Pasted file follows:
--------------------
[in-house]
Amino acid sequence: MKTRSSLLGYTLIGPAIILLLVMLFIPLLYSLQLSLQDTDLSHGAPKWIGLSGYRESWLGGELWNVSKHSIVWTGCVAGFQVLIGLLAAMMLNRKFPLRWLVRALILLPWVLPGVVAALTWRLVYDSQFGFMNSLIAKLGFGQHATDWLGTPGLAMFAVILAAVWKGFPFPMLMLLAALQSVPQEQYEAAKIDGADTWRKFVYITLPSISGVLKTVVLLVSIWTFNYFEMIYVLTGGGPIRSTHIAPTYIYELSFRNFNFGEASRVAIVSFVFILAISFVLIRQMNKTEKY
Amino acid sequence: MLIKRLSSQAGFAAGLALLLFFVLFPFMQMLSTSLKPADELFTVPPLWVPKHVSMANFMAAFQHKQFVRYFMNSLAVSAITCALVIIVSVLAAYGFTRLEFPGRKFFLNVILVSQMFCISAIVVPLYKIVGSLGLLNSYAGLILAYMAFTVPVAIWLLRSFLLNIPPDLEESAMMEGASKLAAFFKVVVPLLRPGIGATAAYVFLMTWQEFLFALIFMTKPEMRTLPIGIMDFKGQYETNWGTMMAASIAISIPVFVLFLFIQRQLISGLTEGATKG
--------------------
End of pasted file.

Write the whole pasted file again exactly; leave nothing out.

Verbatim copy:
[in-house]
Amino acid sequence: MKTRSSLLGYTLIGPAIILLLVMLFIPLLYSLQLSLQDTDLSHGAPKWIGLSGYRESWLGGELWNVSKHSIVWTGCVAGFQVLIGLLAAMMLNRKFPLRWLVRALILLPWVLPGVVAALTWRLVYDSQFGFMNSLIAKLGFGQHATDWLGTPGLAMFAVILAAVWKGFPFPMLMLLAALQSVPQEQYEAAKIDGADTWRKFVYITLPSISGVLKTVVLLVSIWTFNYFEMIYVLTGGGPIRSTHIAPTYIYELSFRNFNFGEASRVAIVSFVFILAISFVLIRQMNKTEKY
Amino acid sequence: MLIKRLSSQAGFAAGLALLLFFVLFPFMQMLSTSLKPADELFTVPPLWVPKHVSMANFMAAFQHKQFVRYFMNSLAVSAITCALVIIVSVLAAYGFTRLEFPGRKFFLNVILVSQMFCISAIVVPLYKIVGSLGLLNSYAGLILAYMAFTVPVAIWLLRSFLLNIPPDLEESAMMEGASKLAAFFKVVVPLLRPGIGATAAYVFLMTWQEFLFALIFMTKPEMRTLPIGIMDFKGQYETNWGTMMAASIAISIPVFVLFLFIQRQLISGLTEGATKG